From York, the ensemble visited the scenic Lake District of England, following the footsteps of poets, taking a leisurely boat ride and sampling the world famous Grasmere gingerbread.
Heading into Scotland, the next stop was Glasgow where the Metropolitan Flute Orchestra presented a joint concert with Flute Phonics, directed by Aisling Agnew. At Renfield St Stephen’s Church in the old city center, each ensemble performed separately and then joined forces to perform Oriss’s Towards the Blue Horizon. Commissioned for The Big Flute Challenge in Belfast 2014, Towards the Blue Horizon is a setting of five folk songs from the British Isles. The two ensembles spent a wonderful day together, rehearsing, performing and enjoying the musical exchange. The Metropolitan Flute Orchestra looks forward to future collaborations with their new Scottish friends!
The final concert of the 2016 tour was held in the amazing Great Hall of Edinburgh Castle, perched high on Castle Rock, at the top of the Royal Mile in Edinburgh. Serving as the chief place for royal ceremonies and banquets throughout centuries, the Great Hall is steeped in historic events and now is home to an impressive collection of armory. One might have mistaken the contrabass flutes of the Metropolitan Flute Orchestra for part of the massive collection of armor. Our enthusiastic audience filled the hall and swelled beyond. Performing in this Great Hall was a rare treat and a thrilling end to the Metropolitan Flute Orchestra 2016 Concert Tour to England and Scotland!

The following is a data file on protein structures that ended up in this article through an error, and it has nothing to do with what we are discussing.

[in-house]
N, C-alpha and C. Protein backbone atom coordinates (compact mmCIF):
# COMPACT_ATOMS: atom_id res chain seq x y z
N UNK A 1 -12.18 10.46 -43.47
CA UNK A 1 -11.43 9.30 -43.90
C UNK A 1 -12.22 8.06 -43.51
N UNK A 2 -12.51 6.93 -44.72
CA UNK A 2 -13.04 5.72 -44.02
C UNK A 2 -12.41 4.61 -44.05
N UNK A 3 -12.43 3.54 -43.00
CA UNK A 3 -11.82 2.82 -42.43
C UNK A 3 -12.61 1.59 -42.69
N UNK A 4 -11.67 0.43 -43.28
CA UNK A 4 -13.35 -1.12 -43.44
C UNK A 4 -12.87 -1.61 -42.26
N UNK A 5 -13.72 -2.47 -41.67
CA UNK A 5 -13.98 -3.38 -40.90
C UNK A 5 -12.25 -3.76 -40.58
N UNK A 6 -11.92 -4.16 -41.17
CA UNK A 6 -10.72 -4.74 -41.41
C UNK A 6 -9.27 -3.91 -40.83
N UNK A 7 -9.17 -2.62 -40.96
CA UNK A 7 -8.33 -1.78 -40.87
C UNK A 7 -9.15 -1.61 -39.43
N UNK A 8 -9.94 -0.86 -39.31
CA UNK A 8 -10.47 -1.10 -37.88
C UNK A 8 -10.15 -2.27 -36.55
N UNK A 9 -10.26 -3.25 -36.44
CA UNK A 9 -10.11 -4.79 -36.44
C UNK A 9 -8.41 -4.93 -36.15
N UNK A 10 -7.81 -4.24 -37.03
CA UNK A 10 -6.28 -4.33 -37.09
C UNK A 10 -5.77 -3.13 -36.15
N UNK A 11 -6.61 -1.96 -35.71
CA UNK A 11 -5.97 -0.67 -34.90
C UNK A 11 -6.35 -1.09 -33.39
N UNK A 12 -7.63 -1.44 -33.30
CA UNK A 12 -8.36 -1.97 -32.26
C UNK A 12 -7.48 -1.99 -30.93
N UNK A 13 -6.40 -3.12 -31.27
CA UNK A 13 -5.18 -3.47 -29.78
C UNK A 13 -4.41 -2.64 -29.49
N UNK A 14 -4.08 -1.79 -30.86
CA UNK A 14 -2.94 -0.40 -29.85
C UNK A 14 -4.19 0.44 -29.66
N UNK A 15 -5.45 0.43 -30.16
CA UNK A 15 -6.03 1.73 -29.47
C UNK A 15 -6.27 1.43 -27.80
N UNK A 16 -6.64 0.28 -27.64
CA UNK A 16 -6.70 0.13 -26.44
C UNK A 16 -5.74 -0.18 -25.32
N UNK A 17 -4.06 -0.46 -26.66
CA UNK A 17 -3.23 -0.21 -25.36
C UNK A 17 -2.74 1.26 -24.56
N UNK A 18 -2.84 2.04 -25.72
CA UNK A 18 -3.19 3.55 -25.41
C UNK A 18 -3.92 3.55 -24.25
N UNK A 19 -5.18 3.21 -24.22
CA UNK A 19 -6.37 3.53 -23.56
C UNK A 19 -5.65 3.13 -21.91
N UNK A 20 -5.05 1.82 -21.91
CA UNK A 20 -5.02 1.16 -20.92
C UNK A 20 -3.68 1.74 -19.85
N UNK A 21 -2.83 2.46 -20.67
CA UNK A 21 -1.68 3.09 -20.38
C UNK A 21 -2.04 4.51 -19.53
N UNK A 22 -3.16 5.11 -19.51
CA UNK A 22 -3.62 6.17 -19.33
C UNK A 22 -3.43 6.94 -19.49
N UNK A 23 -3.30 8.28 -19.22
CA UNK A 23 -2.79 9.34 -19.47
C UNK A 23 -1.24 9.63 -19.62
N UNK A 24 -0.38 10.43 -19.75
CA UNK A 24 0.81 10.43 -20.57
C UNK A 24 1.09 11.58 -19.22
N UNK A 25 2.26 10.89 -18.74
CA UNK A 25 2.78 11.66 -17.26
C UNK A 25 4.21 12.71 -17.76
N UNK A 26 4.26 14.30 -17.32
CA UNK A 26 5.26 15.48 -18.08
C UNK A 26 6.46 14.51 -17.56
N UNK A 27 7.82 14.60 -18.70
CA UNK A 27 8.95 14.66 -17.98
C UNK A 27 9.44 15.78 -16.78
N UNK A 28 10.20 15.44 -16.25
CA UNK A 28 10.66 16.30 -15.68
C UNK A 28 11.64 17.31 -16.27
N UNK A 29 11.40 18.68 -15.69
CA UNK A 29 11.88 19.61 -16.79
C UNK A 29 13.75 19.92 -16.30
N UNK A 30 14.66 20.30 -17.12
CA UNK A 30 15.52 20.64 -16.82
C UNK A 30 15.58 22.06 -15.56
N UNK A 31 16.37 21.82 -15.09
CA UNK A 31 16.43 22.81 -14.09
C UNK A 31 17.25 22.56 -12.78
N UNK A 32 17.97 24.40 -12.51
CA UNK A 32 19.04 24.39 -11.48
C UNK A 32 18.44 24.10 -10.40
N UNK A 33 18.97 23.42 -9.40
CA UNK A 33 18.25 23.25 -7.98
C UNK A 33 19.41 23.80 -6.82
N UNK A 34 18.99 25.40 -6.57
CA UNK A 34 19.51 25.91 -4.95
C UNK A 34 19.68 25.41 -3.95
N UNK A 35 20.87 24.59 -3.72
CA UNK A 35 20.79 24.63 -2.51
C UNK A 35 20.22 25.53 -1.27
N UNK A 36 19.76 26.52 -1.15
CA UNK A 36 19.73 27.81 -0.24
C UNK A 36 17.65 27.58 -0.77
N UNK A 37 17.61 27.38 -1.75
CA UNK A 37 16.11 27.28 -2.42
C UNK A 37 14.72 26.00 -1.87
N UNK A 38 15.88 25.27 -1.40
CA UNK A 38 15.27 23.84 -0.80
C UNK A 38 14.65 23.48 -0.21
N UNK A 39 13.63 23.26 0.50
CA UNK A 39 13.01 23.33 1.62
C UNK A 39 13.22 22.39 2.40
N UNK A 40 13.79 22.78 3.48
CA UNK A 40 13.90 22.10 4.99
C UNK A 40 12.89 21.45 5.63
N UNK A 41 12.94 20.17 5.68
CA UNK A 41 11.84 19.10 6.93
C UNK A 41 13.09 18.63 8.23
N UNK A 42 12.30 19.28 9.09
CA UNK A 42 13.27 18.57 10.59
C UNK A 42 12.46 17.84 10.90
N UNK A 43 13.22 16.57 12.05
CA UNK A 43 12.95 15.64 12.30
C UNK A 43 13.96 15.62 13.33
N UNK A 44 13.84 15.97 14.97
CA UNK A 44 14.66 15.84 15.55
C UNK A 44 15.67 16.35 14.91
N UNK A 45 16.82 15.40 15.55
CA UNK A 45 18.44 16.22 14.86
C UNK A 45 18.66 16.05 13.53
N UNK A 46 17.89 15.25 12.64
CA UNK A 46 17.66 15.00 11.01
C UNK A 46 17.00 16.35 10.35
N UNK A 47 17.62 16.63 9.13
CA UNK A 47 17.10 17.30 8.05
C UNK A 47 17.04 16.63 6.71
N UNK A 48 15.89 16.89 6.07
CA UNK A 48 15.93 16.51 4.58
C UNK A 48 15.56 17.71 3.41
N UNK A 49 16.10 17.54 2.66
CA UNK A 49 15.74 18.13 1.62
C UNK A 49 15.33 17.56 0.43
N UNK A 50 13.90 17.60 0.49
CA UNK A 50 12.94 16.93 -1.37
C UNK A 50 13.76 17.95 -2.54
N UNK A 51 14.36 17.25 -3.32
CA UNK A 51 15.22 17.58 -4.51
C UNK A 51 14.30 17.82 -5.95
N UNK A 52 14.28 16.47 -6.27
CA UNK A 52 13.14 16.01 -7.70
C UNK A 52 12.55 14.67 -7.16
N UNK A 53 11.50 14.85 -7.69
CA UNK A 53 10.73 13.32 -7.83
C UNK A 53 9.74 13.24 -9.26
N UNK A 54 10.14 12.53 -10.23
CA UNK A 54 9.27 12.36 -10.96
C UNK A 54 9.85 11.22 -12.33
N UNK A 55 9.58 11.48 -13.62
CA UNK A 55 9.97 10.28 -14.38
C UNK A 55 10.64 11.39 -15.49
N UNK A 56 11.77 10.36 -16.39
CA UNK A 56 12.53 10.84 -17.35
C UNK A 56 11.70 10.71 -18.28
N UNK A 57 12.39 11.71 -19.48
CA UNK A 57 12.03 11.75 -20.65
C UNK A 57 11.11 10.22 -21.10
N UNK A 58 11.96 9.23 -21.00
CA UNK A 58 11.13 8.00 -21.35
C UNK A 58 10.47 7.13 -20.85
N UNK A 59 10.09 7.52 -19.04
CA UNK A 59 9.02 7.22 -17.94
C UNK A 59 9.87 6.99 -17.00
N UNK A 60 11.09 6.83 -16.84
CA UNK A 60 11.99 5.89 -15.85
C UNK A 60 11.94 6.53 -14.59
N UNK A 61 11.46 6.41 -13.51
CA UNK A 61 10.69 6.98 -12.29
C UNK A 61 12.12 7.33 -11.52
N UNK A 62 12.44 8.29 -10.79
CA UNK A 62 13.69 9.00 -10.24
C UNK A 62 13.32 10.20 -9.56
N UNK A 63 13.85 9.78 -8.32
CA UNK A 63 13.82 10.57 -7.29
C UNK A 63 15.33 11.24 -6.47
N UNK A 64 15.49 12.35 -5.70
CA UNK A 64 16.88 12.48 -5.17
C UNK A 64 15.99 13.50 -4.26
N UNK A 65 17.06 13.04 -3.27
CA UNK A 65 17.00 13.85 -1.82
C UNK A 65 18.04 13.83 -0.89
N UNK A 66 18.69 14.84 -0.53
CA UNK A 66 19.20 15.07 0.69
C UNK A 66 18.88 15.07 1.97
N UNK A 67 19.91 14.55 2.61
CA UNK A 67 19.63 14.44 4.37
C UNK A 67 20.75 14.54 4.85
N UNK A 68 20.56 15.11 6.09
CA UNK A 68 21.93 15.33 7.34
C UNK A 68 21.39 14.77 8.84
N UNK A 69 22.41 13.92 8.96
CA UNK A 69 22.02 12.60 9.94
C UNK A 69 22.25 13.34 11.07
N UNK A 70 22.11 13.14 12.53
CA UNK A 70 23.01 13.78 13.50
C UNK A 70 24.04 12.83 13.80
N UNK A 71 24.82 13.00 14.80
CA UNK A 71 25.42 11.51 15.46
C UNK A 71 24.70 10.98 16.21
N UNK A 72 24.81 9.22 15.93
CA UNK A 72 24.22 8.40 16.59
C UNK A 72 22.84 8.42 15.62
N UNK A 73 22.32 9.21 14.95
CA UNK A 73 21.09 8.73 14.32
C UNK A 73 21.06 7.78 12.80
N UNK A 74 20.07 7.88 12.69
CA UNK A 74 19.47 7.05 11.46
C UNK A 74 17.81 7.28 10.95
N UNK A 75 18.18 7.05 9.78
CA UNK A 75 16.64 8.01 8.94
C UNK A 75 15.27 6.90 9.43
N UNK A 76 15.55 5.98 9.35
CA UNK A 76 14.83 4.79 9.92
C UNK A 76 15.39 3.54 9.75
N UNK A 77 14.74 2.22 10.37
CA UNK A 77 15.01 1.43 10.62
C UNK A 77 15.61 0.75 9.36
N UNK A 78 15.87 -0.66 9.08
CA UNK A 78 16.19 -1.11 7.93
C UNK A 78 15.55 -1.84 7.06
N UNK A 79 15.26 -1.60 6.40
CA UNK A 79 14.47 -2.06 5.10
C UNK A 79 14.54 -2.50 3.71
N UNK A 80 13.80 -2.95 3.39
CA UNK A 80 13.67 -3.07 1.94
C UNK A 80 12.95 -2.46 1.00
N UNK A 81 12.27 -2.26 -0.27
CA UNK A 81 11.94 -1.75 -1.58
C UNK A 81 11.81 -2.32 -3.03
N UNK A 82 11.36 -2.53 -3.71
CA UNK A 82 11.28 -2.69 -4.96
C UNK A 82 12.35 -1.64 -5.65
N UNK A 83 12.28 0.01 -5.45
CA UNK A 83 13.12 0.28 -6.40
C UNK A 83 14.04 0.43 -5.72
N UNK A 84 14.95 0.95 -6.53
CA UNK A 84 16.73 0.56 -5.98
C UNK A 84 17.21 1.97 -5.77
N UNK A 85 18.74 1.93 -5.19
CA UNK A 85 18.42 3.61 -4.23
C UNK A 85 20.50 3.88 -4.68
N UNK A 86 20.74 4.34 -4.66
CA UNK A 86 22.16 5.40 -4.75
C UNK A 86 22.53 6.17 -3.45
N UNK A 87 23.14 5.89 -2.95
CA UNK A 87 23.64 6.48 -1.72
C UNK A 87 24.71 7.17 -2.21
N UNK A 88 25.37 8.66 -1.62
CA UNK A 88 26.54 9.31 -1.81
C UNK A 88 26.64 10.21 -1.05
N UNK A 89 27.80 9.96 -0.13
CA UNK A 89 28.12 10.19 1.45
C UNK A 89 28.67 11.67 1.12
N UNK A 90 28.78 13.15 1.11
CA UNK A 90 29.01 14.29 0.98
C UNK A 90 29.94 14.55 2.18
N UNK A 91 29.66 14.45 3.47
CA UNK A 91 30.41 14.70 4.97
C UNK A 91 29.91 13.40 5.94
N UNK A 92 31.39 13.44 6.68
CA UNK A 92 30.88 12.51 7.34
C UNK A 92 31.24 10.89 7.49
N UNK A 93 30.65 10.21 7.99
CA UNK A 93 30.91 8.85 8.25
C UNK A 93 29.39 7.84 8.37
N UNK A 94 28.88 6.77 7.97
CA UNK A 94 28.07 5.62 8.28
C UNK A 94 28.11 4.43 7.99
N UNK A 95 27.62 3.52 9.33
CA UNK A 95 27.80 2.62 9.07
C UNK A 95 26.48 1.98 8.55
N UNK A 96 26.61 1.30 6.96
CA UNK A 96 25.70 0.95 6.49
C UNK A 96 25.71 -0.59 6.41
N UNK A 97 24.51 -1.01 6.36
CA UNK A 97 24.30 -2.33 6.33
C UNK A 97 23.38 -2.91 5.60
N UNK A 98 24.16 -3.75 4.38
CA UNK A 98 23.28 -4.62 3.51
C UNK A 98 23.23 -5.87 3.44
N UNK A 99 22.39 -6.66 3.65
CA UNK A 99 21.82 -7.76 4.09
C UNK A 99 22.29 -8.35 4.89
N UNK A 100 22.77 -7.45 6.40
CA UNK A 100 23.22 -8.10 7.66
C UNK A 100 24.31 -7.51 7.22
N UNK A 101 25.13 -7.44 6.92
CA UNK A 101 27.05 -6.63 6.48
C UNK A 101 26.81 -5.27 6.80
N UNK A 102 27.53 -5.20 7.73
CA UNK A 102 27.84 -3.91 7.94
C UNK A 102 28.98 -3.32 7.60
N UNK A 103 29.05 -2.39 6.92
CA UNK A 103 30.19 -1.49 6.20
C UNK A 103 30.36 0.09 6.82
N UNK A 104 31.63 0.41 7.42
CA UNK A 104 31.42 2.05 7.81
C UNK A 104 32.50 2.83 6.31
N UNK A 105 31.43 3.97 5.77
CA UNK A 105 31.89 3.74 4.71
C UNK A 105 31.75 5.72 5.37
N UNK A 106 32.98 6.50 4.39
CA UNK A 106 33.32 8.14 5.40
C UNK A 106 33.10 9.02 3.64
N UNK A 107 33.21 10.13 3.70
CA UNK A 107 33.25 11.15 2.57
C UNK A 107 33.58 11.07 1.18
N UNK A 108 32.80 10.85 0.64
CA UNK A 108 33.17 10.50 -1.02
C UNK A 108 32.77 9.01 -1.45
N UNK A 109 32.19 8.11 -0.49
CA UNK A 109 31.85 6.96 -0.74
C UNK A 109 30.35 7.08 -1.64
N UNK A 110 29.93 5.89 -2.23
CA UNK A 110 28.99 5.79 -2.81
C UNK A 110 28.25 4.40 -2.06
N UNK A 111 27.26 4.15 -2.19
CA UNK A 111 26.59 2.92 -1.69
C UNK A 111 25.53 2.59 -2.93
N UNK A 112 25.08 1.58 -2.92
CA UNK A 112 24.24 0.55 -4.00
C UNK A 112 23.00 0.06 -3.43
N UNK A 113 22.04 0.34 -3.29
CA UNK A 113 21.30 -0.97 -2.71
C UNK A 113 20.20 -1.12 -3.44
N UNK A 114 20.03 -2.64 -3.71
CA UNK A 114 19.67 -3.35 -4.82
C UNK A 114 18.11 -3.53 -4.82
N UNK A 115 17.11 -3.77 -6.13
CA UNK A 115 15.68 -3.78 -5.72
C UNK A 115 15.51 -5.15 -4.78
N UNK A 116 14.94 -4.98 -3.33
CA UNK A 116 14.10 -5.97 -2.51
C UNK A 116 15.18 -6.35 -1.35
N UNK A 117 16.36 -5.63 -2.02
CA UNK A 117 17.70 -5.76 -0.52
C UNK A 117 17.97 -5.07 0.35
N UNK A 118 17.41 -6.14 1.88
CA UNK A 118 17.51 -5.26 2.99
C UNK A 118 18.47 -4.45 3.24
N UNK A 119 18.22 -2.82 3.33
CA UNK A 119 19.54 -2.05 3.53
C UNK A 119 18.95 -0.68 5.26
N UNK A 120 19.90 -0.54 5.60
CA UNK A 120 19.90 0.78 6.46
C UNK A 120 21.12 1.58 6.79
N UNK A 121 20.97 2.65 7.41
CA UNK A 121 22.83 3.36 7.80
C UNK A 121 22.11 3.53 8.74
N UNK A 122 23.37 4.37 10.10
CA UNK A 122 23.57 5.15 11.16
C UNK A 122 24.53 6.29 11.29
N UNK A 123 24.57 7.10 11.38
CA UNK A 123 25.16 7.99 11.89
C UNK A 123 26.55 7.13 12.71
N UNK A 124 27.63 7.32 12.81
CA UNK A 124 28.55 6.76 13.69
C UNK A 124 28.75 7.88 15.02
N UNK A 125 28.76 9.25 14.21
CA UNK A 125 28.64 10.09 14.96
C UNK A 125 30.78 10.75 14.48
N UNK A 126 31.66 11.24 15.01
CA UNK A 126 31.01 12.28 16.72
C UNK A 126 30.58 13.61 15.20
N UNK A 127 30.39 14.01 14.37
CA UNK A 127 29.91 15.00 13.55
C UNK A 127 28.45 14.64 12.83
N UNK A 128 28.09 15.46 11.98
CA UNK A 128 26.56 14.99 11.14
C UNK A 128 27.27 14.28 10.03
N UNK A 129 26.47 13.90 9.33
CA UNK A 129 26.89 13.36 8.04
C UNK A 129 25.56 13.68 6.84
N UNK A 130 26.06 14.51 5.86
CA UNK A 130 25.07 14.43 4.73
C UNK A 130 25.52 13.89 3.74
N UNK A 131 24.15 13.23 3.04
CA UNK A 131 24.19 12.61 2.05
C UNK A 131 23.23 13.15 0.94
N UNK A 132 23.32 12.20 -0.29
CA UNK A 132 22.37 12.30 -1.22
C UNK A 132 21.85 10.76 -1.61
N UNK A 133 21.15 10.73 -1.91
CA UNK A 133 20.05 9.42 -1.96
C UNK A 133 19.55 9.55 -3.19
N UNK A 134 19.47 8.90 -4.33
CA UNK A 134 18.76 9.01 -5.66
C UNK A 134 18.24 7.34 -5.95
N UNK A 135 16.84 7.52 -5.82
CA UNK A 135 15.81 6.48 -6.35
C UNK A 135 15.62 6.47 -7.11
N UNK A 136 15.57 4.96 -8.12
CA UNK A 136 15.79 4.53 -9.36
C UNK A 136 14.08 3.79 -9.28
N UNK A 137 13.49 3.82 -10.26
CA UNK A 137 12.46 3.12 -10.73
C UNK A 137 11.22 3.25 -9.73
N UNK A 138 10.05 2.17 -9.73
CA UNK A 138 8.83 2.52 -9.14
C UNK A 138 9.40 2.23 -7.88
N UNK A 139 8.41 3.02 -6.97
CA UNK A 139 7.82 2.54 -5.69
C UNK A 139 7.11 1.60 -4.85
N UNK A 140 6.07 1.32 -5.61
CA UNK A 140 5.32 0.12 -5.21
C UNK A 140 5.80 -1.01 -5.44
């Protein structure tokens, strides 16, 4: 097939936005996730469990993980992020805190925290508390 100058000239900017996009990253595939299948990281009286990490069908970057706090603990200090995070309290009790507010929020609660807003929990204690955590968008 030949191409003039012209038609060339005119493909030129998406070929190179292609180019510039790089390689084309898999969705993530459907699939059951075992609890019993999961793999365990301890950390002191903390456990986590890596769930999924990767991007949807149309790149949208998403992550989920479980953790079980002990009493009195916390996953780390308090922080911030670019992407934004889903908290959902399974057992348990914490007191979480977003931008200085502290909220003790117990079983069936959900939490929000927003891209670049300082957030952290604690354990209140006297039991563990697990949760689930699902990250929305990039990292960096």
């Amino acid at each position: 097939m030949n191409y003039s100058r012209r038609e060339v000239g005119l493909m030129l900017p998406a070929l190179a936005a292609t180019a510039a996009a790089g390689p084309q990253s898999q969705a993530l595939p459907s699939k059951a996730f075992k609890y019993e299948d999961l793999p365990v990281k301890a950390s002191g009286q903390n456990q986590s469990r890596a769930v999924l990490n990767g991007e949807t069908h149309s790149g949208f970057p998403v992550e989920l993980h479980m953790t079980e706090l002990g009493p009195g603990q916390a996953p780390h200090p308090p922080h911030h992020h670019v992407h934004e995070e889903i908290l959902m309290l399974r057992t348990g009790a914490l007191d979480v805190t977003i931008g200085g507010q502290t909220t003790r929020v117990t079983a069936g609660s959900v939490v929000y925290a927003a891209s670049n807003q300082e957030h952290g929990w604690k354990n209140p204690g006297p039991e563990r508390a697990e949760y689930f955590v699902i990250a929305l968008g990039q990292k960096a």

Hungary, Poland, and the Czech Republic, 2014
The Metropolitan Flute Orchestra concert tour to Hungary, Poland and the Czech Republic was a resounding success, with concerts in Budapest, Hungary; Krakow, Poland; and Kromeriz and Prague in the Czech Rebuplic. With a theme of “A Bohemian Flute Rhapsody”, the ensemble performed beautiful music representing the countries we visited, including von Suppe’s Pique Dame Overture, Liszt’s ethereal Angelus! Prayer to the Guardian Angels, and the exciting Danse Slav by Chabrier. Two well known and loved classics, Dvorak’s final movement from the “New World” Symphony and Liszt’s Hungarian Rhapsody No 2, captivated audiences everywhere. In addition, audiences were treated to American music with a jazzy rendition of two spirituals, Eventide Soliloquy by director Paige Long and Cohen’s L’Esprit des Petits Enfants. Each concert venue was filled to capacity, with some concerts having standing room only.
To an enthusiastic audience of over 1,100 in the historic St. Stephen’s Basilica in Budapest, the Metropolitan Flute Orchestra’s opening concert was a benefit concert, raising money for a Hungarian children’s charity. To be selected to perform in such a magnificent venue, with an overflowing audience, was an incredible start to the concert tour.
Next the ensemble headed to Krakow where we performed with Polish flutists in the Renaissance Room of the Polonia House, in the old city center. There is a permanent exhibition of posters, photographs and memorabilia connected with Frederic Chopin in the Polonia House. It was great fun meeting and performing with Polish flute professor Renata Guzik from the Academy of Music in Krakow.